Author Topic: Why does cold temp has a limit of -273C/0k and high temp has no limit?  (Read 7289 times)

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Offline timb

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Re: Why does cold temp has a limit of -273C/0k and high temp has no limit?
« Reply #25 on: December 19, 2016, 02:04:31 am »
Imagine the "shrinkage" at 0K! I mean, skinning dipping on a cold day is bad enough...
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Offline xrunner

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Re: Why does cold temp has a limit of -273C/0k and high temp has no limit?
« Reply #26 on: December 19, 2016, 02:19:09 am »
Well since we're asking these types of questions - what would be the maximum negative charge obtainable? Would it be the combination (if it were possible) of every single electron in the Universe?
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Online IanB

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Re: Why does cold temp has a limit of -273C/0k and high temp has no limit?
« Reply #27 on: December 19, 2016, 02:58:07 am »
Well since we're asking these types of questions - what would be the maximum negative charge obtainable? Would it be the combination (if it were possible) of every single electron in the Universe?

How are you going to measure "charge" in this question? A collection of charge spread out thinly is an entirely different prospect than a collection of charge bunched up close together. And then you have to ask, how close together?
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Offline LokiChaos

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Re: Why does cold temp has a limit of -273C/0k and high temp has no limit?
« Reply #28 on: December 19, 2016, 05:19:12 am »
I am going to answer "what is the maximum negative charge?" with "mu"

If you could hypothetically concentrate every negatively charged particle (not just electrons, though most others have short lifespans, one would want to include antiprotons, muons and tau… W Bosons also can have a negative charge, but getting them wrangled is more complex matter) in the observable universe in a specified region in space, but very quickly the energy would collapse such an assembly into a black hole (never mind there isn't enough energy within the entire observable universe to actually do this).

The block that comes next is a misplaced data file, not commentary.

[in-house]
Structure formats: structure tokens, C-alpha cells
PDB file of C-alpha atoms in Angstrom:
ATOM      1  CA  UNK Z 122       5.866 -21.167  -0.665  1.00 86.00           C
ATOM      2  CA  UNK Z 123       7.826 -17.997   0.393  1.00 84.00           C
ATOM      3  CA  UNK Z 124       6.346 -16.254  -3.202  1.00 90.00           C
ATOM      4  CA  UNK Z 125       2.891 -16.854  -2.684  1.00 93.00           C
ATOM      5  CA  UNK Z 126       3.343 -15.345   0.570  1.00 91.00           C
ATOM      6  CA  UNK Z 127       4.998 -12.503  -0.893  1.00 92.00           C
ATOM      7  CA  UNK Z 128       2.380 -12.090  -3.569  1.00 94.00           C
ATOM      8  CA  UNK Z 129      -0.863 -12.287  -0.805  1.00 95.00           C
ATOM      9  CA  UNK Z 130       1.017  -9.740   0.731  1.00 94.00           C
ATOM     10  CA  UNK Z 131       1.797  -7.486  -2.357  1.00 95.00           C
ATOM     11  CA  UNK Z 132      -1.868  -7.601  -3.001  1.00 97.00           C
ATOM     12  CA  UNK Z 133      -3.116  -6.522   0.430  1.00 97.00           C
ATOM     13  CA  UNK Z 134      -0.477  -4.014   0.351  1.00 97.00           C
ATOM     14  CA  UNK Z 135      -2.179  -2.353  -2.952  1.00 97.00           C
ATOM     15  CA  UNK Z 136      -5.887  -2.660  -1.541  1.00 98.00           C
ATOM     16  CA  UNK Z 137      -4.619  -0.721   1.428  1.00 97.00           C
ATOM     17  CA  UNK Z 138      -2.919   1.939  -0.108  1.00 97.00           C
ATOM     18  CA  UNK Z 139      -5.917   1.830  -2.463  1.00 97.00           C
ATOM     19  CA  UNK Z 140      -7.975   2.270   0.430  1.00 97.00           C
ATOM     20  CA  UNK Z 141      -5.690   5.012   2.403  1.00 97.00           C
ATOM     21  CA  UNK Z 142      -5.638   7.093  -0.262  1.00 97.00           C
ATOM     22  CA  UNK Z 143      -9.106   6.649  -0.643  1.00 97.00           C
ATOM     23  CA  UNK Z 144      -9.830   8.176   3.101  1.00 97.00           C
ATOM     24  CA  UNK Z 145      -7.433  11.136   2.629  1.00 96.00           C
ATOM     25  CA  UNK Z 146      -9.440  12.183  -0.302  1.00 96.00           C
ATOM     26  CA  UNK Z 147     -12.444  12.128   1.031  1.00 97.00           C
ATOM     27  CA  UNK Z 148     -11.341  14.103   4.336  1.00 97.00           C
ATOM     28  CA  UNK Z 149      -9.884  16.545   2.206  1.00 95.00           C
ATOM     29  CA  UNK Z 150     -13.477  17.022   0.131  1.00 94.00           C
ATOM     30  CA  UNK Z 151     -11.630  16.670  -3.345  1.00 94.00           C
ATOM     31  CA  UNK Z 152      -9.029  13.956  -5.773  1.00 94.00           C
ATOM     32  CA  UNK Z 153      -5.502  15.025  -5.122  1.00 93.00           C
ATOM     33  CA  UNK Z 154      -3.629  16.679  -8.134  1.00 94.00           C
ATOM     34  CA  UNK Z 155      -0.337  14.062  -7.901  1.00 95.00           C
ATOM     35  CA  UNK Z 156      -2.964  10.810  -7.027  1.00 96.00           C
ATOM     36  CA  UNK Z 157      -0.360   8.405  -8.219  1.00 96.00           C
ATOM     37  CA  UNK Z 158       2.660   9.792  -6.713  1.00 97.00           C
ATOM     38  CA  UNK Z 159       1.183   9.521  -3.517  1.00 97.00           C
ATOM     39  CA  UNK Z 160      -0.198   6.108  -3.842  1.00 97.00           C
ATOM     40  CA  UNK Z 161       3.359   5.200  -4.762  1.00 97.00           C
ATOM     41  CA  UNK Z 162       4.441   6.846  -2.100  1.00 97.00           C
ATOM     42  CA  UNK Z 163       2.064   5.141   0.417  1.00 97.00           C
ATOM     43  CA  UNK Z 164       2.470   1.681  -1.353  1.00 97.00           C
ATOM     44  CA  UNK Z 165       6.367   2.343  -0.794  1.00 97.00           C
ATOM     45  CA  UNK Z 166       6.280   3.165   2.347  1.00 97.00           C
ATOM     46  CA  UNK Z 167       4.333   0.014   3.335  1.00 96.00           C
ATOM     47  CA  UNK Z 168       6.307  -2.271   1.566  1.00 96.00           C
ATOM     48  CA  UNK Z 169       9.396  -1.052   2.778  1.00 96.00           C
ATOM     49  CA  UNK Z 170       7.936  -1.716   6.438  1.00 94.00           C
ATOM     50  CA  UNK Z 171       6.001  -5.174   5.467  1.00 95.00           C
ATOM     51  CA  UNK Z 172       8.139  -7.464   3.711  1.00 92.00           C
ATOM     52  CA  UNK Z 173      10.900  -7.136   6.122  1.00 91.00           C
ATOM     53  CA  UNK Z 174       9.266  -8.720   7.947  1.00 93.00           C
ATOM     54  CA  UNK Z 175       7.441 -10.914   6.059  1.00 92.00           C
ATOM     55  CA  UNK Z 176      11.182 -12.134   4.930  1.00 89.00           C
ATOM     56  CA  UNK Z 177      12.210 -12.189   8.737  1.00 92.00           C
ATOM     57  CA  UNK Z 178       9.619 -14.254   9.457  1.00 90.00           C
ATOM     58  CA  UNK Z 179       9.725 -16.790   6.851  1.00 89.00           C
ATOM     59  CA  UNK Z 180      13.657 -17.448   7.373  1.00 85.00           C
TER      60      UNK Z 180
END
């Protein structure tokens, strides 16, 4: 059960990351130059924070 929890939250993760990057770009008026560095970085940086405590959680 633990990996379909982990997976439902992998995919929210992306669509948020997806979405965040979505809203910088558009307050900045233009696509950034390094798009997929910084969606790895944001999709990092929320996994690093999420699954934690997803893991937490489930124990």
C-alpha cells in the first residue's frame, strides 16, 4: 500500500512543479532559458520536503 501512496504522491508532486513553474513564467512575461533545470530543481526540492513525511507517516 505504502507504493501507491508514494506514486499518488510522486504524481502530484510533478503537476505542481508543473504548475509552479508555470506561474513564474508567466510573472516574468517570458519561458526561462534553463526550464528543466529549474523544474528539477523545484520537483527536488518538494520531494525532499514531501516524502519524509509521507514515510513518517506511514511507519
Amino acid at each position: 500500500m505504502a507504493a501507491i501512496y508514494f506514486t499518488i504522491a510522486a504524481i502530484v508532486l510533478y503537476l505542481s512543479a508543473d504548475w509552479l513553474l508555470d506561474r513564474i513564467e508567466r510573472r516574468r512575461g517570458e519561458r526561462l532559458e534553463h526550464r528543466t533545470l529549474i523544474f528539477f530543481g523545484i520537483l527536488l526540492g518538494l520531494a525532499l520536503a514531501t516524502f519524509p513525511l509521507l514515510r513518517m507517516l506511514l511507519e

Source and more musings: https://what-if.xkcd.com/140/

You could calculate how close you could force two electrons  together before it collapses into a singularity. 
On the other hand, electrons themselves are rather weird too, and general relativity and quantum mechanics don't combine very well.
 

Offline NiHaoMike

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Re: Why does cold temp has a limit of -273C/0k and high temp has no limit?
« Reply #29 on: December 20, 2016, 07:01:17 am »
Yeah, well the other spectrum, electronics does not really work in the picoherz and the terahertz region.
Solid state oscillators that work in at a few hundreds of THz are very common and cheap. And so are diodes that can detect/rectify that.
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Offline Gyro

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Re: Why does cold temp has a limit of -273C/0k and high temp has no limit?
« Reply #30 on: December 20, 2016, 02:12:55 pm »
Imagine the "shrinkage" at 0K! I mean, skinning dipping on a cold day is bad enough...

Theres no helping your 'Junk' size fixation, not long ago you were bragging about it dipping in the toilet bowl!  ::) ;D

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« Last Edit: December 20, 2016, 02:18:10 pm by Gyro »
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Offline timb

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Re: Why does cold temp has a limit of -273C/0k and high temp has no limit?
« Reply #31 on: December 20, 2016, 05:55:07 pm »